For me, personally, working with victims has been the most rewarding aspect of my career, bar none. Nothing compares with the satisfaction of helping to restore a sense of dignity and safety to a crime victim – and nothing has greater impact. After all, who among us hasn’t been a victim of crime or known someone who has? I think the most important goal anyone in criminal justice can strive for is to ensure that victims are heard and respected. It’s not only about winning cases – it’s about giving victims a voice.
I’m proud that I’ve been part of a team that’s working hard to give all victims a voice. Through OVC’s leadership – and with support from the highest levels of the Justice Department – we’re supporting the work of victim service providers across the country – through training, through information resources, and through direct services. And I think our work has made a real difference.
But I also know we need to do more. Not every victim has access to services. Not every community has a place where victims can go for support. And where services do exist, victims don’t always know about them. This year’s theme for National Crime Victims’ Rights Week – “Extending the Vision: Reaching Every Victim” – reflects that we still have work to do.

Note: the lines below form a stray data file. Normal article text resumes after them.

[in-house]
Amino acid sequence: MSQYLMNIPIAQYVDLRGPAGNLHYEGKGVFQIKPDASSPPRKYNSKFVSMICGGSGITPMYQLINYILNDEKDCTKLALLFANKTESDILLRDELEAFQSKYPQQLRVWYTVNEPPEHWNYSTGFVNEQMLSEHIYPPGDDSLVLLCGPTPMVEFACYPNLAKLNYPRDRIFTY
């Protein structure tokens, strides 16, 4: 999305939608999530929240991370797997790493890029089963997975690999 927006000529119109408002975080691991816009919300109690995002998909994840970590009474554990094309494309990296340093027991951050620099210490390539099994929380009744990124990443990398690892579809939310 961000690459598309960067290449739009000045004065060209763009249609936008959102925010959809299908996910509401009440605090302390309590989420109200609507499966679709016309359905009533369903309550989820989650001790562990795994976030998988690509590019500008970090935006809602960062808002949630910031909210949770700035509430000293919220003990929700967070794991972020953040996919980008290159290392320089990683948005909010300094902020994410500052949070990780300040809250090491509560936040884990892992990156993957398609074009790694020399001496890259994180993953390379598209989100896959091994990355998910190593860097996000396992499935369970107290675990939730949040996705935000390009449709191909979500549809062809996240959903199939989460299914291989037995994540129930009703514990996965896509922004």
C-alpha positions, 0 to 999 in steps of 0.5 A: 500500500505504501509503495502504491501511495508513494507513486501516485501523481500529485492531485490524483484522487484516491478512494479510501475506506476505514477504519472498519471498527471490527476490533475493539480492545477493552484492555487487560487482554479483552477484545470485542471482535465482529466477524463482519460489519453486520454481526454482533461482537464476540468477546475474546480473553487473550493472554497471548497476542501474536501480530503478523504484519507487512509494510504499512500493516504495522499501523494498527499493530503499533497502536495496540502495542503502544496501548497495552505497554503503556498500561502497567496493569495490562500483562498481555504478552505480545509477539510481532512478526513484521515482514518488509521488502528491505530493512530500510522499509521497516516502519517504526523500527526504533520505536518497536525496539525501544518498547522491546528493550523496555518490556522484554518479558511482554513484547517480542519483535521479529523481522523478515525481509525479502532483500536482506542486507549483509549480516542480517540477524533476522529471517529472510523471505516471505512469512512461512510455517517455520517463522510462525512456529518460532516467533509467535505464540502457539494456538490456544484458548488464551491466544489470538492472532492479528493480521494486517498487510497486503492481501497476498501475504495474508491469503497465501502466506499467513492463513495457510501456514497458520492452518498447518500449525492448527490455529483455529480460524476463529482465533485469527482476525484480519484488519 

I’m pleased that we’re working to answer this challenge. OVC has embarked on an ambitious – and very timely – effort to expand the vision and strengthen the impact of the victim services field. It’s called Vision 21 – and the goal is nothing short of reframing the role of victim services in the 21st century.
The idea behind Vision 21 is to find out how we can meet the emerging challenges so many of us are seeing – as well as those enduring challenges that have been with us for so long but haven’t received the level of attention they deserve.